Lake Chad suicide attacks hinder humanitarian assistance

Humanitarian aid agencies say suicide bomb blasts in Lake Chad has hampered aid supply and healthcare in Chad, causing displacement of tens of thousands

Photo by: AP (Archive )
Photo by: AP (Archive )

Herdsmen and others cross a tributary of Lake Chad to the village of N'Gouboua, Chad, March 5, 2015, using the same route the Nigerian refugees used to flee Boko Haram

Aid agencies stated on Tuesday that a series of suicide bomb blasts took place in Lake Chad has forced thousands of people to flee their homes due to the fear of further violence, hampering healthcare and aid supply in the region.

On December 5, four suicide bombers had attacked the island of Koulfoua on the Chadian side of Lake Chad, killing at least 15 people and wounding at least 130 others.   

Chadian Government extended the state of emergency in country until March 2016 and put restrictions including bans on motorised canoes in order to prevent further assaults. However, according to the United Nations Office for the Coordination of Humanitarian Affairs (OCHA) these restrictions impede aid agency activities.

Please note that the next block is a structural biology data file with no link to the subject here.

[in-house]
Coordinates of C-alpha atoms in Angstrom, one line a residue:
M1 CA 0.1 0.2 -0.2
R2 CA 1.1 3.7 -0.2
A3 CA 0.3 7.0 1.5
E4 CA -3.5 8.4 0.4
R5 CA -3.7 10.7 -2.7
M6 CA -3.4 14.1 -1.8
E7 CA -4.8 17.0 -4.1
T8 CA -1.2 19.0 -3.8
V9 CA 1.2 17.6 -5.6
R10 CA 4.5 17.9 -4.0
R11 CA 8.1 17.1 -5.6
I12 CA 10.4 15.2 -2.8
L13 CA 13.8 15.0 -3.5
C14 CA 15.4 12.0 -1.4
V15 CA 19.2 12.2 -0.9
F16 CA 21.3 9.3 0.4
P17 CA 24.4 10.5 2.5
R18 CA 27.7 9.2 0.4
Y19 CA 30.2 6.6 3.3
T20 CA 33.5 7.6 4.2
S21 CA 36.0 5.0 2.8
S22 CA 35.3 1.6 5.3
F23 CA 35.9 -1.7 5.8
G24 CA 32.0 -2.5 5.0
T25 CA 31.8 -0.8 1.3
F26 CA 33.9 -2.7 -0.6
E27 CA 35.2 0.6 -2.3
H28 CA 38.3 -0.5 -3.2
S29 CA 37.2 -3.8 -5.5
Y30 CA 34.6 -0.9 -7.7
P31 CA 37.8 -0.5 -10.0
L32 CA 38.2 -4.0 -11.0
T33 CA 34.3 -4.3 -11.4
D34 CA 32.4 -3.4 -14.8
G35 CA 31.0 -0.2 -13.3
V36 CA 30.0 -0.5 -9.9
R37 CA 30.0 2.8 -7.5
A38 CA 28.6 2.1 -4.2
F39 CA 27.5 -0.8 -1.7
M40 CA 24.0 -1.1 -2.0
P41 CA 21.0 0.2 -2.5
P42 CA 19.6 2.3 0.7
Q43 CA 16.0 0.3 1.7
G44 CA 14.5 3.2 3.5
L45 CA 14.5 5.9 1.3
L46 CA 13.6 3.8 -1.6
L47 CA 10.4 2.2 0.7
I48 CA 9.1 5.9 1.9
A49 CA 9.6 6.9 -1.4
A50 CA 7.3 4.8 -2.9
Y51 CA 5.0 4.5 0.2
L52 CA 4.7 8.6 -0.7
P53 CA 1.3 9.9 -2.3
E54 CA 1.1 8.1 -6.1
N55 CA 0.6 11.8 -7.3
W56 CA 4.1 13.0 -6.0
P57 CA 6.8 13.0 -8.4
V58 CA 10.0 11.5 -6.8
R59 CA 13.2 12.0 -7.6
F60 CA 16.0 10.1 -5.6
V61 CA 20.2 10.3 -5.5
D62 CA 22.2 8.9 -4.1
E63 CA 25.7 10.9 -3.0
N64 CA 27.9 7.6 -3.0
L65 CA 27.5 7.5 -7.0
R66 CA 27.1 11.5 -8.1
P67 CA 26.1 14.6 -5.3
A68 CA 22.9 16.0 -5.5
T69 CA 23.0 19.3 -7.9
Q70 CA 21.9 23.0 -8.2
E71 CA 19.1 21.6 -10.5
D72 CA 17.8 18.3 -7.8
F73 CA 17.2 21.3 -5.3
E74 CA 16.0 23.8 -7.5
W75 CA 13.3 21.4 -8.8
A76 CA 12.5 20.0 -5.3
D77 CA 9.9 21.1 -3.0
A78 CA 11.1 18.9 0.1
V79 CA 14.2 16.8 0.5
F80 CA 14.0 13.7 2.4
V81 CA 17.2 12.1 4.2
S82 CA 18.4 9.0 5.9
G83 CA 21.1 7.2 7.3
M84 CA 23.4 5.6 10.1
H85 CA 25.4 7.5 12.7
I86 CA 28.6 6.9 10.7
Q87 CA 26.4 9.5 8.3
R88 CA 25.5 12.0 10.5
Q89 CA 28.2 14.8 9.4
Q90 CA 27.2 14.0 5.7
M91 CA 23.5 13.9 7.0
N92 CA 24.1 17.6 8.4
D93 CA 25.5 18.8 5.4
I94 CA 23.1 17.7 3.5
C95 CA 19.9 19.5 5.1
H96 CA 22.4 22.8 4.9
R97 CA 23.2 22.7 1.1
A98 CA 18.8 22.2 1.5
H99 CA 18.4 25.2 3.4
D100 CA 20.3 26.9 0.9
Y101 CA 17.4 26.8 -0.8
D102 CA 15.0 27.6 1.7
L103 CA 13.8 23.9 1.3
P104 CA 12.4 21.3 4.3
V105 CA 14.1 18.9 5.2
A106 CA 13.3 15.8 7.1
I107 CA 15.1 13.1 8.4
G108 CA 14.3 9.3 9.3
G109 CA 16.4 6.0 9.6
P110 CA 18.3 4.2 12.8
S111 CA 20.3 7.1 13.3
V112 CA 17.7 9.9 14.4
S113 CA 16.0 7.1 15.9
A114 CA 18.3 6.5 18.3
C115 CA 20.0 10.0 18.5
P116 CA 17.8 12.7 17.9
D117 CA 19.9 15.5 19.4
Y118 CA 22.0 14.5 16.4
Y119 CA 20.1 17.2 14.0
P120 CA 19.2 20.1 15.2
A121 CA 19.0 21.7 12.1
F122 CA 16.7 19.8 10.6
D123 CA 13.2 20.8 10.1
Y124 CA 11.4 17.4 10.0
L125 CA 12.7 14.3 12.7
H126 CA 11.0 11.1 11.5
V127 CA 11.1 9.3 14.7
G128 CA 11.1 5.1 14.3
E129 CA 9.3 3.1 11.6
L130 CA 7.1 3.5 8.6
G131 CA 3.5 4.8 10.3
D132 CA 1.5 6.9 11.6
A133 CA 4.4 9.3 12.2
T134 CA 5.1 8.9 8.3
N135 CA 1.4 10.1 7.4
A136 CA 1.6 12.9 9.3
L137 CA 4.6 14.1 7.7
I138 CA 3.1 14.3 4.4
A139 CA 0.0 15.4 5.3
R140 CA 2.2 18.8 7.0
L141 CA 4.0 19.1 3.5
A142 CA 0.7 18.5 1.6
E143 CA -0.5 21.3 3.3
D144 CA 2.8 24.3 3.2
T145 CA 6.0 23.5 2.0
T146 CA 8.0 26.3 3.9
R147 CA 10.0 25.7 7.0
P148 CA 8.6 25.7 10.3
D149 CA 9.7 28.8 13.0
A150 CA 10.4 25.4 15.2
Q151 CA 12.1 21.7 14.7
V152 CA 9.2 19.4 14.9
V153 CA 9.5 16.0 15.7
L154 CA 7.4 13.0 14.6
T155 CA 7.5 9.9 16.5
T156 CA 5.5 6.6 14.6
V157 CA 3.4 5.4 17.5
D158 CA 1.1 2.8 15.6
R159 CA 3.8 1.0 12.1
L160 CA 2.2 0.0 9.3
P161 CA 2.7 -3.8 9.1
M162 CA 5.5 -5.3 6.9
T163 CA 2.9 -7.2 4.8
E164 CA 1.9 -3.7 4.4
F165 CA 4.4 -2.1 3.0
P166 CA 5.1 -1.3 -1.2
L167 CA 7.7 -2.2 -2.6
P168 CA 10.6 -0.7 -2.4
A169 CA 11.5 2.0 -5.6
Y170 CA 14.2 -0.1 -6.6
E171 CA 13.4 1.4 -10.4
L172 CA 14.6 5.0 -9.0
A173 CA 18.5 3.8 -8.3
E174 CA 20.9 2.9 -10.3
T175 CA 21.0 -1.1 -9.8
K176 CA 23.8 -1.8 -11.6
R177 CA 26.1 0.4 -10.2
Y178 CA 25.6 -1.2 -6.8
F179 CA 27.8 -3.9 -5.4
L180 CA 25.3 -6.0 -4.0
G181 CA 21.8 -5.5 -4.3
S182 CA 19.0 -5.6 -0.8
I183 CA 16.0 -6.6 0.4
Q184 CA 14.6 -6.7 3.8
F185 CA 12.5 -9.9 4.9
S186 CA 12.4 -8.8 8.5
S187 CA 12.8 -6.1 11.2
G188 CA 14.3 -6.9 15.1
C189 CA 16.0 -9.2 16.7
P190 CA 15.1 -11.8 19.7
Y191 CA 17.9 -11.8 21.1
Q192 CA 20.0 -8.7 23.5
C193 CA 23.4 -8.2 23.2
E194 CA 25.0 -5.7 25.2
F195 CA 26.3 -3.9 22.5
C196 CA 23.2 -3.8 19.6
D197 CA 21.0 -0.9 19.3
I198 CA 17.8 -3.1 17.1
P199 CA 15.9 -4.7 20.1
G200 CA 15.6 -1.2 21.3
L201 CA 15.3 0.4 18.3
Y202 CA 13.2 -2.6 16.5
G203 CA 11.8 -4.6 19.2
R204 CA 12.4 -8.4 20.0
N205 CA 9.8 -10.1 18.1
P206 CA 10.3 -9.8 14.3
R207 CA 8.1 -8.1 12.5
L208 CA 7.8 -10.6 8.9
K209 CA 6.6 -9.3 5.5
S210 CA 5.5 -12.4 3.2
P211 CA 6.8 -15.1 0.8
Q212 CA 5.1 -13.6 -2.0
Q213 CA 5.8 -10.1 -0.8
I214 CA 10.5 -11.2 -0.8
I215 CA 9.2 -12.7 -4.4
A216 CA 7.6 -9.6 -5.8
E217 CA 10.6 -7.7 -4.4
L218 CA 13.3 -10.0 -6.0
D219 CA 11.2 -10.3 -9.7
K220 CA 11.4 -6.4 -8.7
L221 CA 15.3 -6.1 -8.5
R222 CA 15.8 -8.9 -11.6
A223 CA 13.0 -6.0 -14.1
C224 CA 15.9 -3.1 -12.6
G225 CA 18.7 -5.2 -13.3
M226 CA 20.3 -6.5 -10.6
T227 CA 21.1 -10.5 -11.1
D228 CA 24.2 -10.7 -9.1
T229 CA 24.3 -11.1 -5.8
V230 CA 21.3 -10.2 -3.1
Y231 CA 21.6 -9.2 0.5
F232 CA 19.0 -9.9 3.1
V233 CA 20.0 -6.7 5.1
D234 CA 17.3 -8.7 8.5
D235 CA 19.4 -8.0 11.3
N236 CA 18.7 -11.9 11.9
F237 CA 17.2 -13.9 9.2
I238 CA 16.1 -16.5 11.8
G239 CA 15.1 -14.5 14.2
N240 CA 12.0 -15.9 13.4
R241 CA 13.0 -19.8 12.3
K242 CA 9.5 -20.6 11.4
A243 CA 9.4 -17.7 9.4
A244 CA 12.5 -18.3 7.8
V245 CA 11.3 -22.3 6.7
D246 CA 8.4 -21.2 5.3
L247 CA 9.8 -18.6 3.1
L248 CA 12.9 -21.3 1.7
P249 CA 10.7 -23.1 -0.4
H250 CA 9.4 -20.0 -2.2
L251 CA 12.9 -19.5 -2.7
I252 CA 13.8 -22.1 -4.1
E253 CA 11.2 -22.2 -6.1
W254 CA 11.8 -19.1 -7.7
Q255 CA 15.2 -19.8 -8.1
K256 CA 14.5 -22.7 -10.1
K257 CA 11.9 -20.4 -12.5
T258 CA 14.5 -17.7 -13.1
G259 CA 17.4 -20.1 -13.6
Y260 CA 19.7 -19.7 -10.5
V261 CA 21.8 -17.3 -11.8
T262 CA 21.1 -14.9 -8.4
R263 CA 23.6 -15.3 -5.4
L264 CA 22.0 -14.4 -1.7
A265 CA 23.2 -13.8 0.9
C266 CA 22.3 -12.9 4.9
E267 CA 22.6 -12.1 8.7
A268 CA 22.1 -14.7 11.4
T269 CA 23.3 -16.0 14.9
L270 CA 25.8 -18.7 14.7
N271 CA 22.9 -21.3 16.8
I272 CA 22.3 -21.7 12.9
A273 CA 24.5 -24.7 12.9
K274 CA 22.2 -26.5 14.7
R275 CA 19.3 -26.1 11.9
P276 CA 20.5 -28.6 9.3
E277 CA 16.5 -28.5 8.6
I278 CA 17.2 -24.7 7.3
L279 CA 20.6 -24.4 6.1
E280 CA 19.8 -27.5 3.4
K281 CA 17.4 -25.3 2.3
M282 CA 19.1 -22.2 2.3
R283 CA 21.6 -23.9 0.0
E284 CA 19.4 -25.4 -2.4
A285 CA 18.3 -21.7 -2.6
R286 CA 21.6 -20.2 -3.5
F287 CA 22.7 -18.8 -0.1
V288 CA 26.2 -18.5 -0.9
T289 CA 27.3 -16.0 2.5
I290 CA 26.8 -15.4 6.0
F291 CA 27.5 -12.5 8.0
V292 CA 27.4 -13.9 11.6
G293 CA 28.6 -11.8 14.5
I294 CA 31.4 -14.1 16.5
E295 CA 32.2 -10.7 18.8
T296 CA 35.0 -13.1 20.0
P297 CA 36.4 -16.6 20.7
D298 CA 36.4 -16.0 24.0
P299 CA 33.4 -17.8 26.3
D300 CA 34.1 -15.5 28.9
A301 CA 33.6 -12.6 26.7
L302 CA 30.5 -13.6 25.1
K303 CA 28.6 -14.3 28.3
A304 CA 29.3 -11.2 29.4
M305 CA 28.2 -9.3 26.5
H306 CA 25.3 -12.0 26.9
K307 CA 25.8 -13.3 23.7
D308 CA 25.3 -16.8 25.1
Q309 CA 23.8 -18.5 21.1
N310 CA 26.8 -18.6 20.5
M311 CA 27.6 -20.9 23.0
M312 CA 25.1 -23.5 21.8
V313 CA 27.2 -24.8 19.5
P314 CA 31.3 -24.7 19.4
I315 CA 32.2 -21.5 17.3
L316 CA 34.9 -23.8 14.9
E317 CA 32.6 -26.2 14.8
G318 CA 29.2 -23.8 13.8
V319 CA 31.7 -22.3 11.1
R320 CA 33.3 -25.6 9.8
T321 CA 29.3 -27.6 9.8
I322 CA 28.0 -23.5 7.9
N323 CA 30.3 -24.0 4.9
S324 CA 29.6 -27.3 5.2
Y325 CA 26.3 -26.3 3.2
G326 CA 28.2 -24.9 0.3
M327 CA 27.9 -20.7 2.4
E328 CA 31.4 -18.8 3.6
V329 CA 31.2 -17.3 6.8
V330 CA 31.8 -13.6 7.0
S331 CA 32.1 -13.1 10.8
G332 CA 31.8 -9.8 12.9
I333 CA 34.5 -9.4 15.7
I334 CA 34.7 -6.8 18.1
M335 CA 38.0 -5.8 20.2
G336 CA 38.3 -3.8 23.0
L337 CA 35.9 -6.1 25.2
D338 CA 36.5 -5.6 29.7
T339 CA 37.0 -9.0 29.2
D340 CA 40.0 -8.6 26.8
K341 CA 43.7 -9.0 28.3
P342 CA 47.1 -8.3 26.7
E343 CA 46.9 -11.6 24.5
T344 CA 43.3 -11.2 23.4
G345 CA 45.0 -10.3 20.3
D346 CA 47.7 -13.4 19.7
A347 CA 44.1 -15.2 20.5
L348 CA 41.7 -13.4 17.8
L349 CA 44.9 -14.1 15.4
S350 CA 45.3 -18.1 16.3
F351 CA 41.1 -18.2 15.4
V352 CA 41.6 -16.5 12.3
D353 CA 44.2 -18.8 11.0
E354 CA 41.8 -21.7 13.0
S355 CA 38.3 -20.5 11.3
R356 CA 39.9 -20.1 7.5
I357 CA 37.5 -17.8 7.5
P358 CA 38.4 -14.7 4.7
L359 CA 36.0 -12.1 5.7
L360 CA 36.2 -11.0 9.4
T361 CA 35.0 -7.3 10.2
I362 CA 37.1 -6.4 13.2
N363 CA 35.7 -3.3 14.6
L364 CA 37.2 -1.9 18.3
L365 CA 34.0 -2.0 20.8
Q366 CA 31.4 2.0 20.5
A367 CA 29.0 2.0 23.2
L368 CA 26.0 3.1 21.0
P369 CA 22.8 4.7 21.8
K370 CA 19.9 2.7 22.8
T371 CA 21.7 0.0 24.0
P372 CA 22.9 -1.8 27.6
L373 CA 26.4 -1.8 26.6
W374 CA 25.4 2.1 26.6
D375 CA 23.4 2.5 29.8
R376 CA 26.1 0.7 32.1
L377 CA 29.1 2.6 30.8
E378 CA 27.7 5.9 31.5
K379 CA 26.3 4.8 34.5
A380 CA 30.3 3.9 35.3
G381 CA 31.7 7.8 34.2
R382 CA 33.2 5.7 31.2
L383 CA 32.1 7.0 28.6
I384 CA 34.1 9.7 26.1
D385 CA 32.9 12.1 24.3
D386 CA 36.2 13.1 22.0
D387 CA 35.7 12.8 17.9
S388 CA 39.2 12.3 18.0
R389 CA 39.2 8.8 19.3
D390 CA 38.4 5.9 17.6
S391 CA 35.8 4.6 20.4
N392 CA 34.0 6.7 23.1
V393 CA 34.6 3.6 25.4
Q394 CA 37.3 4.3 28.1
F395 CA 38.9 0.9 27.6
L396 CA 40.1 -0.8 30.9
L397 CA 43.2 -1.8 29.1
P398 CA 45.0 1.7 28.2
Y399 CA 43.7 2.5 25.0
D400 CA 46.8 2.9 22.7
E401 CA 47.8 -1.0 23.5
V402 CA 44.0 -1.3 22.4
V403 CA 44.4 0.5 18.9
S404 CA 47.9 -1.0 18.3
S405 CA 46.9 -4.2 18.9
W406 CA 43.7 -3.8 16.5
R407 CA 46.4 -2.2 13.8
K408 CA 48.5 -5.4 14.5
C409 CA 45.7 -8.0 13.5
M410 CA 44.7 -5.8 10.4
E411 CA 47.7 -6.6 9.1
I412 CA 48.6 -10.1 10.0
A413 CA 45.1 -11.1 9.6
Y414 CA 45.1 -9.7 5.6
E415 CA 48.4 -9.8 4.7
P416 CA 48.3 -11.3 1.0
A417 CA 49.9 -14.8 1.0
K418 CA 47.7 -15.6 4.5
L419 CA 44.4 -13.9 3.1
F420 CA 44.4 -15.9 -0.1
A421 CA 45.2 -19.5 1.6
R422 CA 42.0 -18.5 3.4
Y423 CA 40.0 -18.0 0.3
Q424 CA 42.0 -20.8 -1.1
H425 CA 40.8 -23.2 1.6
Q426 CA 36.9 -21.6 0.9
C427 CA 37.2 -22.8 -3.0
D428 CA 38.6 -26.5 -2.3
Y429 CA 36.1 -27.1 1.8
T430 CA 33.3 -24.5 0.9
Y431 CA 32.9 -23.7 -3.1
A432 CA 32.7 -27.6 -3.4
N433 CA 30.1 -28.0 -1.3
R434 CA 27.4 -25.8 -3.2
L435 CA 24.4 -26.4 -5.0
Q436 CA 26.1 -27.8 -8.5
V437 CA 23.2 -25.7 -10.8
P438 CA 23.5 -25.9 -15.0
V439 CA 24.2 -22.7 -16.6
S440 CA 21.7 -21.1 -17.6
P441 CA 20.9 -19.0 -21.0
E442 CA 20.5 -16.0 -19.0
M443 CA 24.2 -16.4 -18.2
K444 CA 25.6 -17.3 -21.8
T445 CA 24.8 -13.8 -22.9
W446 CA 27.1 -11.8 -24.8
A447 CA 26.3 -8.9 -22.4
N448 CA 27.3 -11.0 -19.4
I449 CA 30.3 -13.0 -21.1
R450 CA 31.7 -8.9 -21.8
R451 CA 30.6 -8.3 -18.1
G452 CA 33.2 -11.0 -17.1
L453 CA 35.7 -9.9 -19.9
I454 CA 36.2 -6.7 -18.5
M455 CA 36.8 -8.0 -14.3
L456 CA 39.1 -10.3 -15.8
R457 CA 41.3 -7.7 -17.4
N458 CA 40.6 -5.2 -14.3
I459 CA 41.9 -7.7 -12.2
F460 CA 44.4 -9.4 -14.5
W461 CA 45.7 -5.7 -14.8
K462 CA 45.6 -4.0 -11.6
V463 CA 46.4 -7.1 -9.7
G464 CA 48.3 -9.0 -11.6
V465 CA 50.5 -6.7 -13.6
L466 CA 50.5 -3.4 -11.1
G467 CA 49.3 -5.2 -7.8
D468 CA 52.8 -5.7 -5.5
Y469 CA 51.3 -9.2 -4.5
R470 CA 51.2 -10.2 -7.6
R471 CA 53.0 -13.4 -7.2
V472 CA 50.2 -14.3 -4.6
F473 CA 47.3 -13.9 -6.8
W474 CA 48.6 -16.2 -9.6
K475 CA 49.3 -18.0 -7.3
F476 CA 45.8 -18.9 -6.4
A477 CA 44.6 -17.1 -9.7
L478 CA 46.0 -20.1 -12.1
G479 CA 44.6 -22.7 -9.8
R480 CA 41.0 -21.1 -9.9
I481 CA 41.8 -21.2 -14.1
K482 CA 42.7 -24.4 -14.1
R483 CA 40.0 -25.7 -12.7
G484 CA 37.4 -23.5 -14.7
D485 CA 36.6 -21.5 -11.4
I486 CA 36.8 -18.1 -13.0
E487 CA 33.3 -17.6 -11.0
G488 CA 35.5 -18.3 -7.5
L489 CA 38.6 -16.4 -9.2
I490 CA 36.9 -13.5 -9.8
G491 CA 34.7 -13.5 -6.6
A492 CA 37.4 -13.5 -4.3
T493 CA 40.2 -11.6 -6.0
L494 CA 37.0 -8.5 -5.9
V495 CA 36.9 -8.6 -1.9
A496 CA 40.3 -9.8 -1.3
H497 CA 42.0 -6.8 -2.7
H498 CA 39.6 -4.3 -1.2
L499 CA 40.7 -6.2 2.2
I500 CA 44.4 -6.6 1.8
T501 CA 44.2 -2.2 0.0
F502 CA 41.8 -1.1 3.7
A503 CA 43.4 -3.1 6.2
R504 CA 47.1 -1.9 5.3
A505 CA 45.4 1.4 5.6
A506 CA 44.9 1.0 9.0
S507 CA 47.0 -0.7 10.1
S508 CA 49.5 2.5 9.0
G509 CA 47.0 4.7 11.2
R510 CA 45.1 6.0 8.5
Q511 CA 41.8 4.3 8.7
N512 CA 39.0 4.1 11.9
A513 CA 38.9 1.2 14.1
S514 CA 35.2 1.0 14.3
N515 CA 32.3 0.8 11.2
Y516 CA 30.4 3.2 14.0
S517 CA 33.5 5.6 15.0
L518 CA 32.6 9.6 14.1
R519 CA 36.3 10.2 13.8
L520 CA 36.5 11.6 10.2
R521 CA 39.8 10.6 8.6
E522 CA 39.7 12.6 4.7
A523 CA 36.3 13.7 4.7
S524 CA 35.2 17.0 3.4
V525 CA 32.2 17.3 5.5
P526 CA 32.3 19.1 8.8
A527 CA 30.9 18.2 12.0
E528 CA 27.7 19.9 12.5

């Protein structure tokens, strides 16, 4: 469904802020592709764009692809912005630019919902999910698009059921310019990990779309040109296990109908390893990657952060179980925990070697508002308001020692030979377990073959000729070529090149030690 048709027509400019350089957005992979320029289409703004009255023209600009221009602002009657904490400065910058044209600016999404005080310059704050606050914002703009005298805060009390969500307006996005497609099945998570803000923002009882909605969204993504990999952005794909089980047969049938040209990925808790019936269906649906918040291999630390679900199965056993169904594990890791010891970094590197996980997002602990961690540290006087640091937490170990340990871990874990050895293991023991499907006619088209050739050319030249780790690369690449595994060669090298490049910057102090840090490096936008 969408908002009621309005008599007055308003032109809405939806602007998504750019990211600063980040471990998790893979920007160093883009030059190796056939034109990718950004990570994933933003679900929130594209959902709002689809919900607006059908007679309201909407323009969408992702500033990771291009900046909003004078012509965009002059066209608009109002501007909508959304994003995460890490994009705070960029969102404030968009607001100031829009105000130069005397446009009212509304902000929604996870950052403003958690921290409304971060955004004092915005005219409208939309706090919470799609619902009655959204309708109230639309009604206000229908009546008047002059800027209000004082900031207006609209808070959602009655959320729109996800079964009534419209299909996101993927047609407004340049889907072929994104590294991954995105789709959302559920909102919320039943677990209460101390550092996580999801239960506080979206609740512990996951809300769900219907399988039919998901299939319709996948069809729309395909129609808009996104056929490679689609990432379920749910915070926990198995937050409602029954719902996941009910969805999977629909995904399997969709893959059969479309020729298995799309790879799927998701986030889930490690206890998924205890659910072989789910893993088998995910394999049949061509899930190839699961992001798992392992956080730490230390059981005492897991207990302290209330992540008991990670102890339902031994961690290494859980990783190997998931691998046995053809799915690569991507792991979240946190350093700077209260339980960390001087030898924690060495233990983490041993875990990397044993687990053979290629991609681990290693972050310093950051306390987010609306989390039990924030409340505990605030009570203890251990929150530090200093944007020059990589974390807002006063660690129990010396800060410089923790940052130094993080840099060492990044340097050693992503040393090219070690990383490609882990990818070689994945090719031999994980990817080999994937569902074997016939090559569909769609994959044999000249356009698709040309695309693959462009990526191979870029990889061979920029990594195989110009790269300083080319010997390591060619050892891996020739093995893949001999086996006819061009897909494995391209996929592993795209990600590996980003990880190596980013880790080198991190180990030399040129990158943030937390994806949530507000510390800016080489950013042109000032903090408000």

Federica Alberti, the head of Doctors Without Borders (MSF) mission in Chad said, “It is challenging to respond in the region because we know more attacks will happen, but do not know when and where, and we can't go everywhere due to security constraints."

She also added that at least 50,000 people have left their homes because of the violence which the UN World Food Programme (WFP) says has disrupted livelihoods including farming and fishing affecting international trade and markets negatively.

Although there is no claim for the recent attacks, Lake Chad is one of the main targets for Boko Haram militant group from neighbouring Nigeria.

Since the beginning of this year, the group has intensified its cross border attacks in Niger, Chad and Cameroon, the countries have formed a multinational joint task force to defeat the Nigeria based militant group.

TRTWorld and agencies